Friend, do you know your TRUE heart’s desire? Knowing and fulfilling your heart’s desire can change the direction of your life–from burned out to rest-filled, from down-in-the-dumps to delightful.
Listen to the story of three of my counselees. Notice how different they are. Yet each is making a difference for God’s kingdom. See if your story is similiar.
- Kim teaches Sunday school to preschoolers, showing them the love of God through simple Bible stories, songs, and Jesus “parties.”
- Dora has a decorative flair. She beautifies her church’s worship center, making it inviting to regular attenders and visitors.
- Tanya cleans the homes of elderly folks in need of a helping hand and conversation.
In this brief article you’ll learn:
- why you want to know your heart’s desire.
- 2 quick steps to discovering your heart’s desire.
Why You Want to Know Your Heart’s Desire
You want to know your heart’s desire because. . .this knowledge empowers and energizes you to make a difference in your own life and in other’s lives. Most important, God wants you to know your heart’s desire to honor him. Does this make sense?
When you know your heart’s desire, you are energized to make a difference, honor God, and be happy.
Take delight in the Lord,
and he will give you the desires of your heart. Psalm 37:4
Sometimes this verse gets mangled. God doesn’t say he’ll give you anything you desire, though at first glance it may sound that way. Reread the verse part of the verse. God gives you the desires of your heart as you submit to Christ.
2 Quick Steps to Discovering your Heart’s Desire
God made you unique. There’s no one on this planet just like you. You have your own DNA, life experiences, upbringing, talents, and spiritual giftedness (1 Corinthians 12:1-3).
QUICK STEP 1:
What propels you out of bed in the morning (other than an amazing cup of coffee)? Are you keen on empowering single moms? Encouraging war veterans? Designing organizational systems? Taking photographs that tell a story?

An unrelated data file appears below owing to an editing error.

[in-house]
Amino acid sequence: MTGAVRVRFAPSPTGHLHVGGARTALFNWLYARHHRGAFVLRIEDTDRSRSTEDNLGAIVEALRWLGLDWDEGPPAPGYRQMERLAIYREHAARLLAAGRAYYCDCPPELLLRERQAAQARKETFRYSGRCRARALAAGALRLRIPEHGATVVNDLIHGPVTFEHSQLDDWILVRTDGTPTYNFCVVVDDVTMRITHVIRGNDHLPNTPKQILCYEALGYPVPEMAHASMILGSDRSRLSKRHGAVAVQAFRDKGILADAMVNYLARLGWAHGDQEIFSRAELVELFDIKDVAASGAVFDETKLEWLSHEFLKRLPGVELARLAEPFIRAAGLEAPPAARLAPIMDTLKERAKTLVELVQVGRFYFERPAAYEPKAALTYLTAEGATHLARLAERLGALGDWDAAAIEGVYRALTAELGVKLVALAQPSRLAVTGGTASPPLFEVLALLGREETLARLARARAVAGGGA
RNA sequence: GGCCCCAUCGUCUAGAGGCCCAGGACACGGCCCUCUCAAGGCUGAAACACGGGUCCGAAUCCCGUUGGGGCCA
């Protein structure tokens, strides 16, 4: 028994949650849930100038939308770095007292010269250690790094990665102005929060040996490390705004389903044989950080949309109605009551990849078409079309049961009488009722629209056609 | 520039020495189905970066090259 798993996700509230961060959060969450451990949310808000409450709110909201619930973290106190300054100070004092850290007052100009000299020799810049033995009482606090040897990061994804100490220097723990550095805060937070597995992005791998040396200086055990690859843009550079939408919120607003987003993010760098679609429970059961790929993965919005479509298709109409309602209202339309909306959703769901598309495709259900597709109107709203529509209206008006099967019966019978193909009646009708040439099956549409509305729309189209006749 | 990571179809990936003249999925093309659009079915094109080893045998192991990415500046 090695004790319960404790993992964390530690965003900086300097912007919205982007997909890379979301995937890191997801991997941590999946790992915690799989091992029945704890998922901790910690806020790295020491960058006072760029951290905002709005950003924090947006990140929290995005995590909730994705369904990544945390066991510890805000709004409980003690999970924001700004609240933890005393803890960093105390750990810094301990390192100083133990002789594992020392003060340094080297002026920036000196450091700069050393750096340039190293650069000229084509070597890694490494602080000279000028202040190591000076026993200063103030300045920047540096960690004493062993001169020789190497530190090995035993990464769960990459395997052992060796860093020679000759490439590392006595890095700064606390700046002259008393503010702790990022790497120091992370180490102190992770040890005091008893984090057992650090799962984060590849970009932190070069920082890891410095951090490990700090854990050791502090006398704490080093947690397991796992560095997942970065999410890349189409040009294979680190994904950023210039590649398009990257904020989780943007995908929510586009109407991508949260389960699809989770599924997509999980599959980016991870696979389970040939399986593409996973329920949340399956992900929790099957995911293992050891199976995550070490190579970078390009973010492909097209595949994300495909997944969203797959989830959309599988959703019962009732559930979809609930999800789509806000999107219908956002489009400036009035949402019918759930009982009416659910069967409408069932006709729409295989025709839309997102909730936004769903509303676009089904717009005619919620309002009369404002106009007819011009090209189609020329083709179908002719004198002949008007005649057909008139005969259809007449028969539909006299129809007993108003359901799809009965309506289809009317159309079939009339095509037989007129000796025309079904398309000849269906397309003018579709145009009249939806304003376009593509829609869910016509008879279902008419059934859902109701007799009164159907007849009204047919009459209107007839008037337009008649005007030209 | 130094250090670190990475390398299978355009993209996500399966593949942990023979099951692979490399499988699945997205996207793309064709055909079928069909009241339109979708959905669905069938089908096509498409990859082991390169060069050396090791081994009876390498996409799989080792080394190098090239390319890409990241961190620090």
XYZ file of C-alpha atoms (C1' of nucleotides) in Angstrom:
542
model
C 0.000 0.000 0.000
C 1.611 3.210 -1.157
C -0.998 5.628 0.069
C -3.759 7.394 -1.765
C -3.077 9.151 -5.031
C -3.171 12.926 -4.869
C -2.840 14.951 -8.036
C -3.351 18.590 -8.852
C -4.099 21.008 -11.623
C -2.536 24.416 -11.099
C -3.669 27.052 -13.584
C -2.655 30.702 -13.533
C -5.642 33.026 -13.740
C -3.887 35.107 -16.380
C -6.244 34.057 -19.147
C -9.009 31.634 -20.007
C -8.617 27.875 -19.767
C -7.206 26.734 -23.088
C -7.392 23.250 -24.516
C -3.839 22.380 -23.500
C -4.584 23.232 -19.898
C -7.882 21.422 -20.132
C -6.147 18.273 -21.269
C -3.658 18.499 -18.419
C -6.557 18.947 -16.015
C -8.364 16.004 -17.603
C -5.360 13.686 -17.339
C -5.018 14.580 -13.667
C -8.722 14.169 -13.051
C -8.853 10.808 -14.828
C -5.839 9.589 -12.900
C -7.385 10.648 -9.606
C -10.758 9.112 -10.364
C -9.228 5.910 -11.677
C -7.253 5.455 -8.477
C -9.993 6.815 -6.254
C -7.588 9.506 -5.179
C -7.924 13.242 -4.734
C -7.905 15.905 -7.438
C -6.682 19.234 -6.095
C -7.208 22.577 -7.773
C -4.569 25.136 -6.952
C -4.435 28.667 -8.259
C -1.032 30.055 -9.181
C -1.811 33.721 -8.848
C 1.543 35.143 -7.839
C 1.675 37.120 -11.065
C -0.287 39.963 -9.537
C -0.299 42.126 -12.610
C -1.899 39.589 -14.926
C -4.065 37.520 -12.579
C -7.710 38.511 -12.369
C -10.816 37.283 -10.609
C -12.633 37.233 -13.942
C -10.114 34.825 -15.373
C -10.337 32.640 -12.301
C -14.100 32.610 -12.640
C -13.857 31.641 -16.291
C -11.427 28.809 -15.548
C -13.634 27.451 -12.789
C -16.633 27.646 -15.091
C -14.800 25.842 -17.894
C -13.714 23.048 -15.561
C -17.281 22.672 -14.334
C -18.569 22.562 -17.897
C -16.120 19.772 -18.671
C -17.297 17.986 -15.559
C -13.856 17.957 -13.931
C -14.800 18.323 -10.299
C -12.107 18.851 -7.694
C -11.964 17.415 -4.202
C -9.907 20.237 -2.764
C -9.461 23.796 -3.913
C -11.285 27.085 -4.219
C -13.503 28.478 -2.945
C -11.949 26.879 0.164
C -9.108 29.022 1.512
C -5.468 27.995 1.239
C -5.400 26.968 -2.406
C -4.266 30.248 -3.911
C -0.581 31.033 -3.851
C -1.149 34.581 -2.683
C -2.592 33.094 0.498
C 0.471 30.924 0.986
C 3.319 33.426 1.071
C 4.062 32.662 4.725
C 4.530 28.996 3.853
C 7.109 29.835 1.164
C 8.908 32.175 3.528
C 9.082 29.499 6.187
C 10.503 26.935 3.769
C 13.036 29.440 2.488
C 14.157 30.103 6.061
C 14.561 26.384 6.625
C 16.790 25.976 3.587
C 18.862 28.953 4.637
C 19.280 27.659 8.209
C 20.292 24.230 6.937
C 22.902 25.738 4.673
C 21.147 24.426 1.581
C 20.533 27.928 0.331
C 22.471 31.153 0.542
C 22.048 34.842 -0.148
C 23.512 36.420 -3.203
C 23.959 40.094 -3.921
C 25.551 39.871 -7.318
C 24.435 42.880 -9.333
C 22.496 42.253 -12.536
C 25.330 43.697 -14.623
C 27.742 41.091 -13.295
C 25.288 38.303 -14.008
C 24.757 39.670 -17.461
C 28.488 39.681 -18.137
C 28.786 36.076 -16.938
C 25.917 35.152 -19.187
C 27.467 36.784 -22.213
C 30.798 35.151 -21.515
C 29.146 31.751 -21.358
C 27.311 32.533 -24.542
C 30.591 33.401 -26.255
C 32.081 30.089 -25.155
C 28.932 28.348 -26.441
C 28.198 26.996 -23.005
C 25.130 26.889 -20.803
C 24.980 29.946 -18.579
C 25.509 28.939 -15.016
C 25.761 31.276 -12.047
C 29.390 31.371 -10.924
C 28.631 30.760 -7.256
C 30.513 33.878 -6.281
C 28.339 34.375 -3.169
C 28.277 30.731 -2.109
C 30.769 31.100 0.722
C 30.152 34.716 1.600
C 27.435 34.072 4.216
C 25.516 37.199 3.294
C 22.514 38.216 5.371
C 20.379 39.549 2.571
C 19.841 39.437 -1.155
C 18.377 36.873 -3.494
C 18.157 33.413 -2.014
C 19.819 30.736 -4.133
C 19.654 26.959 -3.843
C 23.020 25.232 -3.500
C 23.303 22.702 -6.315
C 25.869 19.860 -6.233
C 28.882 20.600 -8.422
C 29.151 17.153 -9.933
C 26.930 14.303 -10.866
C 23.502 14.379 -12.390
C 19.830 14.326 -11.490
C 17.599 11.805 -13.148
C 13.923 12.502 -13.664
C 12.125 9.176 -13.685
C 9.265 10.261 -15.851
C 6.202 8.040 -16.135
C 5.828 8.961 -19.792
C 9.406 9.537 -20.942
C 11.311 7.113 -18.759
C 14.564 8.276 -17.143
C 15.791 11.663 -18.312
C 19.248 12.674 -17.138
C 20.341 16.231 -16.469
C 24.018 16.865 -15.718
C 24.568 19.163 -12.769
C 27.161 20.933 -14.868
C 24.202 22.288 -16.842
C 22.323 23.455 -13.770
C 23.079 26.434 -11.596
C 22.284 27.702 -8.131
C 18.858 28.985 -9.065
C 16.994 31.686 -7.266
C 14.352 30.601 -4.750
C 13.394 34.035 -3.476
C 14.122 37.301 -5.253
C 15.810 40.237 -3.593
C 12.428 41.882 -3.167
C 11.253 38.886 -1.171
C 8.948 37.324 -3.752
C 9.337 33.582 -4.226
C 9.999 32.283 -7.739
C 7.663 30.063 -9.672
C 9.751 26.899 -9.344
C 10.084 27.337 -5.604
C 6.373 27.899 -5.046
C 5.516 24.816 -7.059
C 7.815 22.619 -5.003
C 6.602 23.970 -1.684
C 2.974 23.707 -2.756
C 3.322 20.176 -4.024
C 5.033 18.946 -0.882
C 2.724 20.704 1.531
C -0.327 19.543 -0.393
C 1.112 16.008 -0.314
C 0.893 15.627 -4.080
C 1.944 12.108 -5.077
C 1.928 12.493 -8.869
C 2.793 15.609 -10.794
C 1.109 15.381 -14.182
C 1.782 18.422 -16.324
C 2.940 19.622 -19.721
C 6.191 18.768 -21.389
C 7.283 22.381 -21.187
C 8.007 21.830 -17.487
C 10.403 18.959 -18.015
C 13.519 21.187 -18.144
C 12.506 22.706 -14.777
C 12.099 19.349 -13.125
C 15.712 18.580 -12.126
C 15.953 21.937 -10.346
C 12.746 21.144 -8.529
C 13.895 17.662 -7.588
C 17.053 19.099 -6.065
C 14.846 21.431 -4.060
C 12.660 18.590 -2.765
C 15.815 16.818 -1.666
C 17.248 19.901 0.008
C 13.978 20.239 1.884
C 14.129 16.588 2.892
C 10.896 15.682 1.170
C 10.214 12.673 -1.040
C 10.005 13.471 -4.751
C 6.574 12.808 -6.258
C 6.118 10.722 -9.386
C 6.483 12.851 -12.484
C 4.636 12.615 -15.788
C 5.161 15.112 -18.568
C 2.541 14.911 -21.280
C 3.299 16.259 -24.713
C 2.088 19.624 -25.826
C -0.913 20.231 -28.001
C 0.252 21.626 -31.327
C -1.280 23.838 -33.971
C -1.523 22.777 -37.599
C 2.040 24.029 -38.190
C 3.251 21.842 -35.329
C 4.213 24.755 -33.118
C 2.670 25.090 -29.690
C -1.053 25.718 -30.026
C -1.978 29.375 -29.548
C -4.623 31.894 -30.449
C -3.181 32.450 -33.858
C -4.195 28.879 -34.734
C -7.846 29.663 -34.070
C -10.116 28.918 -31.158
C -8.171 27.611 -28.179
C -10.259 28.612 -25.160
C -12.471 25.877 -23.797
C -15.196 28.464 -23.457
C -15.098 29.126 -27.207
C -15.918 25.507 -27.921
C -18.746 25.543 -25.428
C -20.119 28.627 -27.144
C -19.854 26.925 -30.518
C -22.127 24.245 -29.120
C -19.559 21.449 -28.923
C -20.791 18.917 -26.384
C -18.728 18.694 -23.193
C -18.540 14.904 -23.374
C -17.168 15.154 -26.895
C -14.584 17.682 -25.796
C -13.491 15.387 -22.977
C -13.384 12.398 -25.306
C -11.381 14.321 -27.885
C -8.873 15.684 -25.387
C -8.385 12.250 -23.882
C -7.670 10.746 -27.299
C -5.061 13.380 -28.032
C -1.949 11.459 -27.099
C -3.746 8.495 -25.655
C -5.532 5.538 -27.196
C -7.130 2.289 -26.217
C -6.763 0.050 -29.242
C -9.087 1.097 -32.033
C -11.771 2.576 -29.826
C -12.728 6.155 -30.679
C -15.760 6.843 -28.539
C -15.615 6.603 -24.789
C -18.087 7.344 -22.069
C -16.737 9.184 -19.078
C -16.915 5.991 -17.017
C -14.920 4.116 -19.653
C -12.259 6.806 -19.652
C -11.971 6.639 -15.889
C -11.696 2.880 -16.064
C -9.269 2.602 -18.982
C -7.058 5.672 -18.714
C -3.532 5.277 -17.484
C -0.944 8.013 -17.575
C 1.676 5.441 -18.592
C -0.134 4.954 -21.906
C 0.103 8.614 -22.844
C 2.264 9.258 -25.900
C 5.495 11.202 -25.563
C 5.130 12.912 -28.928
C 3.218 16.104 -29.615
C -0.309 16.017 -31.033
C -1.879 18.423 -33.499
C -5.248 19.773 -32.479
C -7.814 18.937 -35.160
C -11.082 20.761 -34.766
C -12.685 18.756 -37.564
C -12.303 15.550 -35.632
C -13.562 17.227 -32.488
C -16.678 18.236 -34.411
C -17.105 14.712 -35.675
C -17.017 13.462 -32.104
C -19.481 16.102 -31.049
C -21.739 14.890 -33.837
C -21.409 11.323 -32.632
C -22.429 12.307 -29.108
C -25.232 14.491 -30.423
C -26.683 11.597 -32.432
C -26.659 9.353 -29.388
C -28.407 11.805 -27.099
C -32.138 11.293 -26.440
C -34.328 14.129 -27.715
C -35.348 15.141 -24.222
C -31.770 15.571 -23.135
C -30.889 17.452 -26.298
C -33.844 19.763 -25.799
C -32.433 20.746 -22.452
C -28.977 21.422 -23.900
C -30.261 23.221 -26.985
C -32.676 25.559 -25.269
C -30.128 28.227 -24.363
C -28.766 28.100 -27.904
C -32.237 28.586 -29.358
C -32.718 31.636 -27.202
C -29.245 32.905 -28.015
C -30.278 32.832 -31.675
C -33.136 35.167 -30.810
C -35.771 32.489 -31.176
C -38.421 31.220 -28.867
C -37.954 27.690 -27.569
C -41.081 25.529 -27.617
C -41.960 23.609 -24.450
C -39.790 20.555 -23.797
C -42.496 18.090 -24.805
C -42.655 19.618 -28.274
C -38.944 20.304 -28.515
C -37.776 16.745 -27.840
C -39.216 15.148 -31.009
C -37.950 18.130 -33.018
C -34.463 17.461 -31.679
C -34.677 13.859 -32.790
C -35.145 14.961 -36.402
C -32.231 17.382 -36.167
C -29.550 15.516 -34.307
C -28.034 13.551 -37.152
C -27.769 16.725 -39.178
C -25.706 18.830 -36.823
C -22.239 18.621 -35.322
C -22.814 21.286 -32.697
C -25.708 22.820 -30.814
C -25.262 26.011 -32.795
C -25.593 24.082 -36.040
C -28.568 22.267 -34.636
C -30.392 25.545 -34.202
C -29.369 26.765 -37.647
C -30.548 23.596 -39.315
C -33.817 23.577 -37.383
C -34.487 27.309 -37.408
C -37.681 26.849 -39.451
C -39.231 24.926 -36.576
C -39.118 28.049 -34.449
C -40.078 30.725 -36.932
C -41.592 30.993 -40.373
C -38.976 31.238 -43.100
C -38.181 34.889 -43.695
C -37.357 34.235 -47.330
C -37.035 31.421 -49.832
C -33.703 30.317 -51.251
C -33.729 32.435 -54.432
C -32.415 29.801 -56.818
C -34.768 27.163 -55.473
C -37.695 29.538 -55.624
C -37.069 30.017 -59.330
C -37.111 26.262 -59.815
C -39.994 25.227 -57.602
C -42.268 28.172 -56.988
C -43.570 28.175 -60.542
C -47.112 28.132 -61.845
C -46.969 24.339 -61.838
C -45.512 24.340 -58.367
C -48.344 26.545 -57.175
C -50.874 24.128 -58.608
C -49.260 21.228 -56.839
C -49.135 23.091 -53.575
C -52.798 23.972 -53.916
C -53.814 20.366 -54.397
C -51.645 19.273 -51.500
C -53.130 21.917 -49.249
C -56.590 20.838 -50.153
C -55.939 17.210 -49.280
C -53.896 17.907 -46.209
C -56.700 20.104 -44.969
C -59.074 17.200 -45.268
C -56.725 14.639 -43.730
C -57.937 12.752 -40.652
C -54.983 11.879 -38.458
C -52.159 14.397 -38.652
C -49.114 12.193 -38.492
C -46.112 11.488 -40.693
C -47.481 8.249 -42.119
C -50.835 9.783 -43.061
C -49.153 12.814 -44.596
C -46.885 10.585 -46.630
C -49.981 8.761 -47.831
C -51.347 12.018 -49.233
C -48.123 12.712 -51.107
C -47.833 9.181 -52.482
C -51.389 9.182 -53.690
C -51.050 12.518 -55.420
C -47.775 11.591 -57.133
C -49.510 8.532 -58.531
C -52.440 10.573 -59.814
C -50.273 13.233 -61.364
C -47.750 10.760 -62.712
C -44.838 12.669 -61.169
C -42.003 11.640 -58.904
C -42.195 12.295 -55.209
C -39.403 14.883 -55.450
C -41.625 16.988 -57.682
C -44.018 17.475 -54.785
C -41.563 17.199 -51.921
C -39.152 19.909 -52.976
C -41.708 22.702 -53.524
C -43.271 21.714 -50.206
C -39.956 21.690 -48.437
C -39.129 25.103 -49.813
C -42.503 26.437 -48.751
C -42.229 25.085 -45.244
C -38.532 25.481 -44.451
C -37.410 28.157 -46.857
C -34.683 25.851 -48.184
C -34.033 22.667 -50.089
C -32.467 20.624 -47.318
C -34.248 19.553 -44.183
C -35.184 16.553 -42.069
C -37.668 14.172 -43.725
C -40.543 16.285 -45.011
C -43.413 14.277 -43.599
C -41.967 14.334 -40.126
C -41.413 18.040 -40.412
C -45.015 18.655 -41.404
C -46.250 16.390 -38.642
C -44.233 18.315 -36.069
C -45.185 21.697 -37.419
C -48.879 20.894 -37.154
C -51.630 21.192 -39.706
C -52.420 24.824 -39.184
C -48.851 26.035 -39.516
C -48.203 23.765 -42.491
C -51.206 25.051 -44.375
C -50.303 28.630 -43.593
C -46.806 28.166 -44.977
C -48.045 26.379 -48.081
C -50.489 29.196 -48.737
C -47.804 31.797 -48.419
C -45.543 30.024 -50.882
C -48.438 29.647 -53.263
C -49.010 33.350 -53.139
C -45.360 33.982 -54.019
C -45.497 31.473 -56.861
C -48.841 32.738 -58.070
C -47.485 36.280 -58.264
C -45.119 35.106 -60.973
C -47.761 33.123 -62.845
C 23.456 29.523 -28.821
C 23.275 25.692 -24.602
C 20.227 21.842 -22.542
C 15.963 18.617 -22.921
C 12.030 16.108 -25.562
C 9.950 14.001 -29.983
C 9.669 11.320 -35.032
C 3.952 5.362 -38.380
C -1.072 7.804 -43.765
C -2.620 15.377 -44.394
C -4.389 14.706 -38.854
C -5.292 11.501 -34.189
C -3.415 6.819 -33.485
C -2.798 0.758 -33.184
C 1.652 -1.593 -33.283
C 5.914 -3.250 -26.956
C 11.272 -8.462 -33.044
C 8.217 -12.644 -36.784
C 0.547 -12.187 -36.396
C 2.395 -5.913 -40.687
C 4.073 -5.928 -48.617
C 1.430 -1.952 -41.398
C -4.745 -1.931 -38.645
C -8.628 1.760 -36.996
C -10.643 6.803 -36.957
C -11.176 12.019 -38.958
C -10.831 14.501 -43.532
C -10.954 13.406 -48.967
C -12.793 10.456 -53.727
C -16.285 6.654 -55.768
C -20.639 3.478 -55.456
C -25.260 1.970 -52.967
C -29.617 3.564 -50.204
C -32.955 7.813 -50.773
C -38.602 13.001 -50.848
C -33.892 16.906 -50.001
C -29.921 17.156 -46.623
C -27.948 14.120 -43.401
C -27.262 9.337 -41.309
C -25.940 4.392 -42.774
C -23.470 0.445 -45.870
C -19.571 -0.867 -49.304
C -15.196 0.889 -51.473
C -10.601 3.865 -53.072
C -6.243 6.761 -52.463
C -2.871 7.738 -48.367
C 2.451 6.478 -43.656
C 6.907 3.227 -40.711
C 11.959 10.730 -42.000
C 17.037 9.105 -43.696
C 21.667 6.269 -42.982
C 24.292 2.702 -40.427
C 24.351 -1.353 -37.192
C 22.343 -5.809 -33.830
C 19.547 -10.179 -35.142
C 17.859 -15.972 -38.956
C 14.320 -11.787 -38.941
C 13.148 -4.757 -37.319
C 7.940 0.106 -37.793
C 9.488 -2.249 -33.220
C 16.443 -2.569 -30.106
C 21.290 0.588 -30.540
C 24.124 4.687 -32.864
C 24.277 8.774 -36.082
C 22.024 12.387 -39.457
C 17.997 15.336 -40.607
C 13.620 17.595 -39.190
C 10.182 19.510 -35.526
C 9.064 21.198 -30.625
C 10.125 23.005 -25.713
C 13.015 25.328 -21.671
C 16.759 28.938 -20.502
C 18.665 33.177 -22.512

It may help to jot answers to these questions:
- If you could change one thing in the world, what would it be?
- What do other Christians say you’re particularly good at?
- Which of the following people groups tug at your heart? The homeless; women who’ve had abortions; impoverished families; couples in healthy marriages; children with learning disabilities; substance abusers; families of prisoners; the elderly; the ill; women (or teens) in emotional pain; gifted children, other: ___________.
Look over your answers. Do you see a theme? Now write down: I believe my heart’s passion may be _____________.
If you’re not sure, this is OK. As you try out your interests, the Holy Spirit will guide you. Let’s go to quick step 2. It’s truth-telling!
QUICK STEP 2:
Did you know that usually people’s heart’s desire comes from their life experience, especially the difficult ones?
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On a 8 1/2 by 11 paper, turned sideways (also called “landscape”), write My Timeline at the top. Then make 3 long, parallel lines. Divide your current age by 3.
On the lines, you’ll record events (happy and sad and disturbing). The top line is for the first third of your life, the second line for the middle third of your life, and the bottom line for the last third of your life. Got it? Good.
Among the events to record are…
- Birth dates
- Death dates
- HS graduation
- Marriages and divorces
- Moves to new locations
- New jobs, lost jobs
- Other important events
Once you finish your timeline, prayerfully review it and notice what tugs at your heart. Perhaps you faced a home foreclosure and have a heart’s desire to minister to the homeless. Or, maybe you desire to write a book on fear or to teach Crown financial budgeting principles to others.
Maybe you lived in a blended family and have a heart’s desire to help second and third marriages stay intact. Or possibly you were a victim of a crime and your heart’s desire is to become a first responder, teach self-defense classes, or lead a Bible study in prisons.
Next, look over your timeline. Why not pray over what you discovered. Then, reread your answers to the questions in Step 1.
Finally, write a preliminary statement: my TRUE heart desire may be: _____________.
Chances are, over time you’ll refine your statement. Here’s mine.
Isn’t it amazing that God often uses your story to foster hope in others?